with Mir Kamin
I'm a freelance writer and mother of two working from home, which theoretically means I can set my own schedule so as to best accommodate my family. In reality, "flexible hours" often equals "working too much." Yes, I'm my own boss; no, that doesn't mean life is easy. It's hard to leave the office when you live there. But I love what I do and feel very lucky. And not just because I get paid to work in my pajamas.
To learn more about Mir, check out her profile on Work It, Mom! or visit her blog at http://www.wouldashoulda.com/
… at least until tomorrow. Hey, baby steps.
Over the last few months I’ve written about a number of organization issues that plague me, so I thought I’d do a little round-up on how I’m handling some of them. And what better time to do that than today, when I just happen to be completely on top of everything. Lookit me! I’m awesome! For heaven’s sake, do not put that down on my desk! Ahem. I mean, um, well, oh, nevermind….
Every now and then I reach a point of clarity and—rarer still—that point happens to intersect with the time and space where I’ve actually done what I meant to do, and everything is as planned. Don’t blink or you’ll miss it. Seriously.
Okay, listen up:
My work area. Writing out and then reading this entry finally propelled me into cleaning up my desk and getting back to working in my office, rather than everywhere but. This is Very Good News; I’m much more productive sitting here, truth be told. I threw out a ton of trash and filed some thing and am even making judicious use of the corkboard my husband was kind enough to mount behind my monitor. Excellent.
The only bad news here is that my desk features a cubbied hutch section which is still… ummmm… not as tidy as it could be, shall we say. I do need to get to that, as well. But at least my workspace is cleared out, my printer has been dug out, and I’m back in my ergonomic chair. Woo!
My accounting. As I mentioned in this post, I bought myself a copy of Quicken in an effort to keep better track of business finances. Guess what I found while I was cleaning up my desk? Several paychecks. Checks I’d never cashed, and forgotten that I had. There is no excuse for being that sloppy with my money. (Yes, it does embarrass me to admit this, but I do so to prove a point—it’s not that I was swimming in money, it’s that I had no idea who’d paid me when, and without a system there was no way for me to know I’d misplaced some payments!)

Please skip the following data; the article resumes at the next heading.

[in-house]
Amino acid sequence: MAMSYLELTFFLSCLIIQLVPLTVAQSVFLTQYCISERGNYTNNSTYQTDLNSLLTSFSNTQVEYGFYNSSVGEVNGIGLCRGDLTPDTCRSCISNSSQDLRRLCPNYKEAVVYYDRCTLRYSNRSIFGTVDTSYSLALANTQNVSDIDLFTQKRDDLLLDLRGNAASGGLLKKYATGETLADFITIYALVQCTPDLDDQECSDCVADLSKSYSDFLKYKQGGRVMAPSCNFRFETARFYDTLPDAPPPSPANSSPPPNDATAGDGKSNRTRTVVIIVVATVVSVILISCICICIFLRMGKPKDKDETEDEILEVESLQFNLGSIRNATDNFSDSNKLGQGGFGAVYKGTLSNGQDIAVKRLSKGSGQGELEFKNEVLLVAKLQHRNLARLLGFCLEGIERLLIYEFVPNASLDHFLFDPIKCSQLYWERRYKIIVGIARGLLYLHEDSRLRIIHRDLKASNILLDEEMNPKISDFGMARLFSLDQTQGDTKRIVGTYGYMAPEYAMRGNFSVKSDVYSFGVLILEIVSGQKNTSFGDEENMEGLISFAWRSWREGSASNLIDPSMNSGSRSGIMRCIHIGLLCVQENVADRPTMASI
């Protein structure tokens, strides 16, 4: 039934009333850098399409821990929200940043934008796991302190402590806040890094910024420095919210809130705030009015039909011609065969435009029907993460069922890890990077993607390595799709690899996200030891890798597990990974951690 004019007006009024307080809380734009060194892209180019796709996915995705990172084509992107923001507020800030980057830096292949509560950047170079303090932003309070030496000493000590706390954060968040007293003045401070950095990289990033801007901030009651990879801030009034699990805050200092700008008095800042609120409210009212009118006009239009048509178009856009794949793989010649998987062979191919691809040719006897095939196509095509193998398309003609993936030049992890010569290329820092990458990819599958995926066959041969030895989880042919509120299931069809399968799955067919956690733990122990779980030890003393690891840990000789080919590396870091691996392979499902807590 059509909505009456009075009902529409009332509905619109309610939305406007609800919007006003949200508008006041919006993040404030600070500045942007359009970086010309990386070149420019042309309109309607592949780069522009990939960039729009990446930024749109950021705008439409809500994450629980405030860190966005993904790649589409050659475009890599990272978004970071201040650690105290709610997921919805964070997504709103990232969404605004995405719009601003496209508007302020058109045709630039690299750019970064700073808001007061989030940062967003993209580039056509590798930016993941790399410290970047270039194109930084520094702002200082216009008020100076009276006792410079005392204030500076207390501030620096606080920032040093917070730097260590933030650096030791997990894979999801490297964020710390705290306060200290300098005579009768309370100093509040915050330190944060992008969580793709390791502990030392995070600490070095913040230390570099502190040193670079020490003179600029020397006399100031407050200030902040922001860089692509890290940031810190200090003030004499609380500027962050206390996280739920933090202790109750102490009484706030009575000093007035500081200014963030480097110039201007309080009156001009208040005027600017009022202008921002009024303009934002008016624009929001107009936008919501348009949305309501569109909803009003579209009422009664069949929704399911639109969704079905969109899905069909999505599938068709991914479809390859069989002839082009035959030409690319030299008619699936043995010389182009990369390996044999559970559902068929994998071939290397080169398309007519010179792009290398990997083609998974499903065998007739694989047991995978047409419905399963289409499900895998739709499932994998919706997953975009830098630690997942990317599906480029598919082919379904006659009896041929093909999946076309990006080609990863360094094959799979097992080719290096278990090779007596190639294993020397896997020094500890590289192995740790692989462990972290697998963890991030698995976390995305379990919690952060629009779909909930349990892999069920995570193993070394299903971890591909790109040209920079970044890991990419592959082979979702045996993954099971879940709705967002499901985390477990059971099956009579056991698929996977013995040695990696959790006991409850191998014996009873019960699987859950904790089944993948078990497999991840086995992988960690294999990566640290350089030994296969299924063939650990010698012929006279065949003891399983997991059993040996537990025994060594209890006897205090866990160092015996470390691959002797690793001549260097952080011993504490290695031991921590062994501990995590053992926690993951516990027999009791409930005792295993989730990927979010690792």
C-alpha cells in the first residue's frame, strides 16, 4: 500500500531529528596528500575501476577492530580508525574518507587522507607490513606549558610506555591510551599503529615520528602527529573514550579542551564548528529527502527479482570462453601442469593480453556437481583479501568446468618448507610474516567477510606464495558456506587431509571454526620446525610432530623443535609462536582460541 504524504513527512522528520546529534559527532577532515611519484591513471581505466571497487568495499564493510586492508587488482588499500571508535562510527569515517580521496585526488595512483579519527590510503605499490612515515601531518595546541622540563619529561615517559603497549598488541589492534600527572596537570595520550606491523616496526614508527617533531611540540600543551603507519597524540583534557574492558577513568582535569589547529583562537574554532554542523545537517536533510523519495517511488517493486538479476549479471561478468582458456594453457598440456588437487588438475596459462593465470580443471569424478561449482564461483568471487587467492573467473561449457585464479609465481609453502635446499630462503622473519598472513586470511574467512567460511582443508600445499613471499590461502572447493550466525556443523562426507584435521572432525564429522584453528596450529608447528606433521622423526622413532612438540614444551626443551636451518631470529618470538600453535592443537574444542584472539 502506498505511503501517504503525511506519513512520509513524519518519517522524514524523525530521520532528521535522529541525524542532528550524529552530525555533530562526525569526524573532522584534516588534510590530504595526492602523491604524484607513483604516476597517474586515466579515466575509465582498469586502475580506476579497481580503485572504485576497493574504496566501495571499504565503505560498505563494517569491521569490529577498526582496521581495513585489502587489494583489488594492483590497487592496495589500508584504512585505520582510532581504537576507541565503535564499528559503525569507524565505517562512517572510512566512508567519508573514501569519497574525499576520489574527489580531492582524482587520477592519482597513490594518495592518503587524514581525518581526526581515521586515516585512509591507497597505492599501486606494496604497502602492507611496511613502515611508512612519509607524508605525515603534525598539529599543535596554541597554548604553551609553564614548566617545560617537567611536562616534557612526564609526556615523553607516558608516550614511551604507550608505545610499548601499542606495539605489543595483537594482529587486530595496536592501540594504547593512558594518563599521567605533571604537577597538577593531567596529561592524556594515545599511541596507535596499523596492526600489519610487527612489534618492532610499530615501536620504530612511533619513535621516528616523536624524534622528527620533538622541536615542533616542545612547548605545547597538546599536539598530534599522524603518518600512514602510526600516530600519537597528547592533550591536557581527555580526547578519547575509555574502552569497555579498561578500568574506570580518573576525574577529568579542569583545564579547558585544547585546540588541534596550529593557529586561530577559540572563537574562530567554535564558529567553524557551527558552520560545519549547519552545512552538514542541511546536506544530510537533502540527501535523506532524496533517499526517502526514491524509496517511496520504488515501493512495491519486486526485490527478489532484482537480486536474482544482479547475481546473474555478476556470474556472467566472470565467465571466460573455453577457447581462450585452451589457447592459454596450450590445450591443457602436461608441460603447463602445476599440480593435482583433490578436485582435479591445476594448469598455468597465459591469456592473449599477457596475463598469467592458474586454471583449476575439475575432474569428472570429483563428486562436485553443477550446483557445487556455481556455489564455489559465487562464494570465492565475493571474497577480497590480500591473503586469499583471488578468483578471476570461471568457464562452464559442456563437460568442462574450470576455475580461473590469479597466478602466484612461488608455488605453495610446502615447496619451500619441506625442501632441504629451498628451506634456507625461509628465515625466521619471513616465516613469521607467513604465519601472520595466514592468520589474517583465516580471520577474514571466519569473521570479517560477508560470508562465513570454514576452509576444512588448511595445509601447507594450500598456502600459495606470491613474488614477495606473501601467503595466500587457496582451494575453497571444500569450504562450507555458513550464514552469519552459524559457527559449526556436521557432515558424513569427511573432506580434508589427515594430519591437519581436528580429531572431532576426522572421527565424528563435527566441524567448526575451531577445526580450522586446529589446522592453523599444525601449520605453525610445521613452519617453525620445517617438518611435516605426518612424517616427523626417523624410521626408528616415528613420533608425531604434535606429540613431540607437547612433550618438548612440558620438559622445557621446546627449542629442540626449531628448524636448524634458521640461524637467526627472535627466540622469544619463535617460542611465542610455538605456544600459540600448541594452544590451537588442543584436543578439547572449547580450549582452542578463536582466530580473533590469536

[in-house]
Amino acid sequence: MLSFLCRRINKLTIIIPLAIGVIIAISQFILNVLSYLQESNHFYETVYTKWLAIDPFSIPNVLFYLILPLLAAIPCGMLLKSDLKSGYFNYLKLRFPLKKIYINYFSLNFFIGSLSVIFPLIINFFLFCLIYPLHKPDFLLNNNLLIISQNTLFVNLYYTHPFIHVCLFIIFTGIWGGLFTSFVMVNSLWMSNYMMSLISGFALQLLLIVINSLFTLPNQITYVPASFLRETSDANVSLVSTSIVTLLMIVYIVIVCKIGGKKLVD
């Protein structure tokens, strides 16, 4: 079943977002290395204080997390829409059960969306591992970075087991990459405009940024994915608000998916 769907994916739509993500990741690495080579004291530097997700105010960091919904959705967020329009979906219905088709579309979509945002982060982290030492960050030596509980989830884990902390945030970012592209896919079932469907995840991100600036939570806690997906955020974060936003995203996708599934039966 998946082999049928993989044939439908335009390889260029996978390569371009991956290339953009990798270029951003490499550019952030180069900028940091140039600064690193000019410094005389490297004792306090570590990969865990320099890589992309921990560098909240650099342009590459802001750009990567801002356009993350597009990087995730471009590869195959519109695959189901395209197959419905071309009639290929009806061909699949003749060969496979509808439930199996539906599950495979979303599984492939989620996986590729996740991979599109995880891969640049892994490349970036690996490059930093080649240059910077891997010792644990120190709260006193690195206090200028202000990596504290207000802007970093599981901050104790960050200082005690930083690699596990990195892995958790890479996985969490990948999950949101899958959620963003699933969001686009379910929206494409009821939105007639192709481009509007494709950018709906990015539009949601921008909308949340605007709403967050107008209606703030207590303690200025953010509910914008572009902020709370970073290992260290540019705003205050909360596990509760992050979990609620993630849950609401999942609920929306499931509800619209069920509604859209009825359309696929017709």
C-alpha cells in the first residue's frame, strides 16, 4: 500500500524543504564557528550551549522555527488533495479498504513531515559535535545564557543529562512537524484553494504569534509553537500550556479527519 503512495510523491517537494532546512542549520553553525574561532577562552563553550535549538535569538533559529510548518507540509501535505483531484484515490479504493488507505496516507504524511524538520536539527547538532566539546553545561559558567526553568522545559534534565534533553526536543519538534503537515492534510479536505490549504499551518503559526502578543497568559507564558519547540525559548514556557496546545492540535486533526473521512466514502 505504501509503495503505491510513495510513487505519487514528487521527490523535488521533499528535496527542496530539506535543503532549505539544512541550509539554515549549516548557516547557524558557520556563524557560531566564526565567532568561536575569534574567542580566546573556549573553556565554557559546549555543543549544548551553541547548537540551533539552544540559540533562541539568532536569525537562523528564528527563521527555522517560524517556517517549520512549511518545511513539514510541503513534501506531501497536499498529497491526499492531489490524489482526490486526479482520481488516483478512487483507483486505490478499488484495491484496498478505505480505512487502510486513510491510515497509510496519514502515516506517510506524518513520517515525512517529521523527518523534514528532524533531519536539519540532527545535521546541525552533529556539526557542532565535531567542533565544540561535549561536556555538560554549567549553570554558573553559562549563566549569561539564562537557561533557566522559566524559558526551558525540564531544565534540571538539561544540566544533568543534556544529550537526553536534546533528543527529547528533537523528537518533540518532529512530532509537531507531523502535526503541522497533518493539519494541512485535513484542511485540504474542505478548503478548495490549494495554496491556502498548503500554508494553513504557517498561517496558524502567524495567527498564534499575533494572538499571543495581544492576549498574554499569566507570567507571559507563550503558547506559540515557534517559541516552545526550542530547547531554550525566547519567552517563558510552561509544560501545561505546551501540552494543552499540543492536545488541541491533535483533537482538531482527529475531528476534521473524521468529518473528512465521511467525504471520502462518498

I’ve been tracking my invoices, payments, and expenses in Quicken for nearly a month, now, and I feel comfortable telling you that I would like to travel back to 2007 and kick myself, hard, for not having done this sooner. It’s not difficult. There’s nothing complicated about it. And with the push of a button I have a summary report that shows me what’s come in, what’s outstanding, how much each client has paid, etc. This is so much better than the guesstimation system. (Learn from my stupidity, please.)
My taxes. Well, I had the moment of realization back in October, did some planning in December, and finally resolved how to handle things on the first of the year. The results? So far, so good. Granted, it’s still January. But yesterday I went into Quicken (oh, Quicken, how I love thee!) and ran a report and took a deep breathe and calculated 30% of my revenue thus far. Because I’ve been doing such a good job of tracking everything, the number made me a little light-headed but wasn’t unexpected. Come Friday (February 1st) I’ll do it again and then take that money and put it into the tax payment account I opened. It’s an interest-bearing account, you know, so each quarter when I empty it out to make my tax payments, I’ll also get to go have a nice cup of coffee. Just a little gift to myself for actually being a grown-up. Ha!
My outlook. I know this is always the way, but once I do these things I’ve been meaning to do but have been avoiding (because who wants to spend two hours cleaning the desk that wouldn’t be such a mess if only you’d been more organized in the first place?), I’m always astounded at how much better everything is and what a ditz I’ve been for not doing it sooner.
Would you do me a favor and remind me of this, the next time I start slacking off? Thanks. You’re swell.
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